• There is significant personal distress or impairment in social, occupational or other important areas of functioning associated with the frequency and intensity of these sexual fantasies, urges and behaviour. These sexual fantasies, urges and behaviour are not due to the effects of substances such as drugs of abuse or medications, any medical condition or manic episodes.
  • The person is at least 18 years old.

The possible treatments for sex addiction and hypersexuality include a combination of self-help, psychological treatment and sometimes medication. The aim of treatment is to help you manage sexual urges and reduce excessive behaviours while maintaining healthy sexual activities. Some people also need treatment for another mental health condition, such as an alcohol or drug abuse problem, anxiety or depression.


  • Learn about compulsive sexual behaviour so that you can better understand its causes and treatment.
  • Identify situations, thoughts and feelings that may trigger sexual compulsions so that you can take steps to avoid and manage them.
  • Get treatment for any other mental health problems, such as addictions, depression, anxiety or stress.
  • If you use sexual behaviour as a way to cope with negative emotions, explore healthier ways to cope, such as through exercise and recreational activities.
  • Practise relaxation and stress management.


Psychotherapy can help you learn how to manage your compulsive sexual behaviour. Psychotherapies can be provided on an individual basis or with a group, with family or with your partner. Types of psychotherapy include:

  • Cognitive behavioural therapy (CBT). Helps you identify unhealthy, negative beliefs and behaviours and replace them with more beneficial ways of coping.
  • Acceptance and commitment therapy. This is a form of CBT that emphasises acceptance of thoughts and urges and a commitment to choose actions that are more consistent with important values.
  • Psychodynamic psychotherapy. Focuses on increasing your awareness of unconscious thoughts and behaviours, developing new insights into your motivations, and helping you to resolve conflicts.


Certain medications may help by reducing obsessive thoughts and behaviours or by reducing sexual urges. Medications used to treat compulsive sexual behaviour are often also prescribed for other conditions. Examples include:

  • Antidepressants. Certain types of antidepressants used to treat depression, anxiety or obsessive-compulsive disorder may help with compulsive sexual behaviour.
  • Naltrexone. Naltrexone is generally used to treat alcohol and opiate dependence and blocks the part of your brain that feels pleasure with certain addictive behaviours. It may help with behavioural addictions such as compulsive sexual behaviour or gambling disorder.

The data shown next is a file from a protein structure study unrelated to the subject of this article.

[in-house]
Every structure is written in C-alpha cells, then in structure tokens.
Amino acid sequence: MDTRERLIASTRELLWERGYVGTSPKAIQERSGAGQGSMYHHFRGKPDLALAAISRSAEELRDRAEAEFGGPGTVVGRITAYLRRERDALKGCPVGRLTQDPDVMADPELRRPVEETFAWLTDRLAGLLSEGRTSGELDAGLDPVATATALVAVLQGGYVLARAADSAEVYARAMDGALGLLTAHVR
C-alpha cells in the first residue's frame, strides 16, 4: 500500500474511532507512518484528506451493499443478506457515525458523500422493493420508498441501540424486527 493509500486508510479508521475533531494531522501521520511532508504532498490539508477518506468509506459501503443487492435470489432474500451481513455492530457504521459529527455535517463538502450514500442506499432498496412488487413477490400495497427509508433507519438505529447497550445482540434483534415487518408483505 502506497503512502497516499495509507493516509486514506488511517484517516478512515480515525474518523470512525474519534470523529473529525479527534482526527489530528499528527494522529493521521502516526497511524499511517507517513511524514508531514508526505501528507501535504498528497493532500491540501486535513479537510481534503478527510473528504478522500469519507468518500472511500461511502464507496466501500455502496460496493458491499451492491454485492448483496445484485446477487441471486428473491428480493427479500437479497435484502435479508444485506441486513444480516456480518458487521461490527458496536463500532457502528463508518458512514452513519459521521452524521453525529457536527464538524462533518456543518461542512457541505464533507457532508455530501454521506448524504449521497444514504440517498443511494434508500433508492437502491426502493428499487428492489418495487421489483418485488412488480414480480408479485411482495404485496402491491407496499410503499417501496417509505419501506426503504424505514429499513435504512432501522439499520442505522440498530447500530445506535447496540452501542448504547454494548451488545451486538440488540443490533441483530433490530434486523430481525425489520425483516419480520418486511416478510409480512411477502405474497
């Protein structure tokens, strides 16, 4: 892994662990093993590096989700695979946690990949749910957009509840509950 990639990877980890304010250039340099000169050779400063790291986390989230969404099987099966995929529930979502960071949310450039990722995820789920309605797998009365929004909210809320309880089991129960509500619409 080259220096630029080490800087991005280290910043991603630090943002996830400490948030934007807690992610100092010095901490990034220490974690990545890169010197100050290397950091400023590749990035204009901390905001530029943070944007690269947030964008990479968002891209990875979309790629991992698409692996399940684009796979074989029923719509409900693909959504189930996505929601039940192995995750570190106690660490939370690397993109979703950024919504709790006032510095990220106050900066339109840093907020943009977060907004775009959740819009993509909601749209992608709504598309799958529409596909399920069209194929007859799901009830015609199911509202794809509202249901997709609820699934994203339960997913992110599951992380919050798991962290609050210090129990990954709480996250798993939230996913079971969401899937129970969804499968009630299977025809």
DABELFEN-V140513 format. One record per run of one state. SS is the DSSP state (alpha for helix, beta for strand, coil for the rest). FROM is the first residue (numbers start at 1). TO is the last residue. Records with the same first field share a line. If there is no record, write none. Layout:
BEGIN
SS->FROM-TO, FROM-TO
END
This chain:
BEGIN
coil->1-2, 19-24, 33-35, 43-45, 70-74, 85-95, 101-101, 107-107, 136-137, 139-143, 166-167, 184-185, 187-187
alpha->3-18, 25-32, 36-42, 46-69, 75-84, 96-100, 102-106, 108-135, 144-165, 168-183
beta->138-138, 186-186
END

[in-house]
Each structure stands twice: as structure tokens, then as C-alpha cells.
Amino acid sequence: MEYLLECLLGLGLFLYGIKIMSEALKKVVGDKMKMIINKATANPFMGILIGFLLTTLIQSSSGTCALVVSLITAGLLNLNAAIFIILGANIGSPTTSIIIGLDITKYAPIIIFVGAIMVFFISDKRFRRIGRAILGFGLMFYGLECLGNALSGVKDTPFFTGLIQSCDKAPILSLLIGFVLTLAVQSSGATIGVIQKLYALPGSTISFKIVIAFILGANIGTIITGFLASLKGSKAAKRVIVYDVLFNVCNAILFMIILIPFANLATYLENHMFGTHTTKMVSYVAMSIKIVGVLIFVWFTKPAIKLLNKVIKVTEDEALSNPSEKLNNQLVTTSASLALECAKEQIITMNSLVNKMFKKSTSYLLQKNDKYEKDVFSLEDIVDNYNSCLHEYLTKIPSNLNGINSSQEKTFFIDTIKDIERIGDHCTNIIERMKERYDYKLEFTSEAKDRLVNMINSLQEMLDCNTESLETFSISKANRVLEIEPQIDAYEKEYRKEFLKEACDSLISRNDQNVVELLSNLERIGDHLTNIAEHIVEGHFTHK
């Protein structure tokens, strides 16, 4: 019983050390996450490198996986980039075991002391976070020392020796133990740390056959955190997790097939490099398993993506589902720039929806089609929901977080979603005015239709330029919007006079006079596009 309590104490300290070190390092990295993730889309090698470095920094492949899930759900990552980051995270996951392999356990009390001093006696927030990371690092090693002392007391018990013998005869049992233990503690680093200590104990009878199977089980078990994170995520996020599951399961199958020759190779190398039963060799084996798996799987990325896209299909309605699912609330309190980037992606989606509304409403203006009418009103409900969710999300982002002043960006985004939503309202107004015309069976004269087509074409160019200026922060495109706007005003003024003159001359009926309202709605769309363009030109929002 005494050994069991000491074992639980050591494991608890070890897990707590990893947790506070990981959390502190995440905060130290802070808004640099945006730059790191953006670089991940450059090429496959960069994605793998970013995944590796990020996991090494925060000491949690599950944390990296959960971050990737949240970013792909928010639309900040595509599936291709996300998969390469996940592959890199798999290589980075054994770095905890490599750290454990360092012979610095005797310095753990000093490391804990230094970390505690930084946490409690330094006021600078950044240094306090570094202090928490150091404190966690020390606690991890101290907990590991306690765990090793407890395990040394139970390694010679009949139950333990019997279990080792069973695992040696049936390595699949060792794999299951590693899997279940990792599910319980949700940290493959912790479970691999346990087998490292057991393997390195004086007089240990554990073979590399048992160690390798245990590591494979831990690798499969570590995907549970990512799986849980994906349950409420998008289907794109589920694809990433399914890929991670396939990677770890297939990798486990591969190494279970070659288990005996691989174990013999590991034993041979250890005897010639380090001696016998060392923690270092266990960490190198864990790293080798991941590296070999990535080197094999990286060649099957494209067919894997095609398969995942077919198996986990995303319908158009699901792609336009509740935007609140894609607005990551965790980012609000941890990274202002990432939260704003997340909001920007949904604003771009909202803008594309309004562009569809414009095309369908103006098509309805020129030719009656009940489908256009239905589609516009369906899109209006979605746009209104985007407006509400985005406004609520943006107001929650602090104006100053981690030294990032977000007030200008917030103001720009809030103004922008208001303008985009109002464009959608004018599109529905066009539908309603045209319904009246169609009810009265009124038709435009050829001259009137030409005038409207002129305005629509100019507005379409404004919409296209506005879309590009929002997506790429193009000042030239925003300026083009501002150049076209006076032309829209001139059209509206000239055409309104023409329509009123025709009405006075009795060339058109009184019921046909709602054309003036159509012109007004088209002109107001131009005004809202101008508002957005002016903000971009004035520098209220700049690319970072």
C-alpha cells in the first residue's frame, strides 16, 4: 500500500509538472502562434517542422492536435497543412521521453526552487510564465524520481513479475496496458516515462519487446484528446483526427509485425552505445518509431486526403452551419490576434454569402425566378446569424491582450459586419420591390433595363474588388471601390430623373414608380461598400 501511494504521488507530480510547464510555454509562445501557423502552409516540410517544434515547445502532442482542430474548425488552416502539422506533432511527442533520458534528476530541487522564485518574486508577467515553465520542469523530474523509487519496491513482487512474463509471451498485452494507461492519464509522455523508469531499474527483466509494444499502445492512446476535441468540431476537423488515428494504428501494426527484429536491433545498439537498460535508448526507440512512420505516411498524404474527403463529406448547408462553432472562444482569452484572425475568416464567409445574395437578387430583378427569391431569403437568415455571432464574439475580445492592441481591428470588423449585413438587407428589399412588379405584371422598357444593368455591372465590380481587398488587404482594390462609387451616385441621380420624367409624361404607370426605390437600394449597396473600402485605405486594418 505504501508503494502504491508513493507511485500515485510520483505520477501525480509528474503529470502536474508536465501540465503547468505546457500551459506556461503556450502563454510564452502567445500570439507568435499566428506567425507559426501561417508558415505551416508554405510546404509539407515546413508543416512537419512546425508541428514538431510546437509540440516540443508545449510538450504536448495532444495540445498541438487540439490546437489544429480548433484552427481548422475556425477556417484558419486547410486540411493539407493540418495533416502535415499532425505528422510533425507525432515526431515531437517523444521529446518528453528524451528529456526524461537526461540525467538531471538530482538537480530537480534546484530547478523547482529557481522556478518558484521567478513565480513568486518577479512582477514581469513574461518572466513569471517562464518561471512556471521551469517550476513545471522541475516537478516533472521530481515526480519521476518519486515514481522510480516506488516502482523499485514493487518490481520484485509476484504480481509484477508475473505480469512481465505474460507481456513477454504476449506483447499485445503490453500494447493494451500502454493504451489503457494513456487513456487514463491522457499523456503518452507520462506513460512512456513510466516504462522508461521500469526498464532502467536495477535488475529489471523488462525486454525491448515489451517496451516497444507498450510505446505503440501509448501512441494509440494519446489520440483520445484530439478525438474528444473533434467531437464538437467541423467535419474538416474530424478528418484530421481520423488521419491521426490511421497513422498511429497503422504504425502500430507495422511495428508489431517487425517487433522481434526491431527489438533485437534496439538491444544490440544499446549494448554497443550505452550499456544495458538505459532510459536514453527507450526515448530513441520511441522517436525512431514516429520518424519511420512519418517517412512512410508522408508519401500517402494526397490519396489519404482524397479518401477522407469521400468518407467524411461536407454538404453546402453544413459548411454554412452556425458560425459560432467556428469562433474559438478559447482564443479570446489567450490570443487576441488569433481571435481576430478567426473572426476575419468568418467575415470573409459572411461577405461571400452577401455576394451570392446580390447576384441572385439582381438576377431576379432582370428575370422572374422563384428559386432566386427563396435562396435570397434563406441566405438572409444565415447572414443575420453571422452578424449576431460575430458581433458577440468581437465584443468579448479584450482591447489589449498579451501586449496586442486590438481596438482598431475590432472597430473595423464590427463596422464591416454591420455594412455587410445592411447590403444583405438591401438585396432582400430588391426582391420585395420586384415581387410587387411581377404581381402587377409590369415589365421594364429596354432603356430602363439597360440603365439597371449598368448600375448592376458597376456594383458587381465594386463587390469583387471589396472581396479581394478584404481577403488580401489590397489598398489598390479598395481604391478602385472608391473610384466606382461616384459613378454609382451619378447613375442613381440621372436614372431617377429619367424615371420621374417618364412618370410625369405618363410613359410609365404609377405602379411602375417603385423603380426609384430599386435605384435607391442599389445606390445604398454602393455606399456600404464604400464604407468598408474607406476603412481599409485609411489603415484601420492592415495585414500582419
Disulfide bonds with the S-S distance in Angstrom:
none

• Mood stabilisers. These medications are generally used to treat bipolar disorder, but may reduce compulsive sexual urges.
  • Anti-androgens - eg, cyproterone. These medications reduce the biological effects of sex hormones (androgens) in men. Because they reduce sexual urges, anti-androgens are often used in men whose compulsive sexual behaviour is dangerous to others.

Further reading and references

  • Kraus SW, Voon V, Potenza MN; Should compulsive sexual behavior be considered an addiction? Addiction. 2016 Dec111(12):2097-2106. doi: 10.1111/add.13297. Epub 2016 Feb 18.

  • Miner MH, Romine RS, Raymond N, et al; Understanding the Personality and Behavioral Mechanisms Defining Hypersexuality in Men Who Have Sex With Men. J Sex Med. 2016 Sep13(9):1323-1331. doi: 10.1016/j.jsxm.2016.06.015. Epub 2016 Jul 30.

  • Dhuffar MK, Pontes HM, Griffiths MD; The role of negative mood states and consequences of hypersexual behaviours in predicting hypersexuality among university students. J Behav Addict. 2015 Sep4(3):181-8. doi: 10.1556/2006.4.2015.030.

  • Bothe B, Bartok R, Toth-Kiraly I, et al; Hypersexuality, Gender, and Sexual Orientation: A Large-Scale Psychometric Survey Study. Arch Sex Behav. 2018 Jun 20. pii: 10.1007/s10508-018-1201-z. doi: 10.1007/s10508-018-1201-z.

  • Reid RC; How should severity be determined for the DSM-5 proposed classification of Hypersexual Disorder? J Behav Addict. 2015 Dec4(4):221-5. doi: 10.1556/2006.4.2015.041.

  • Werner M, Stulhofer A, Waldorp L, et al; A Network Approach to Hypersexuality: Insights and Clinical Implications. J Sex Med. 2018 Mar15(3):373-386. doi: 10.1016/j.jsxm.2018.01.009.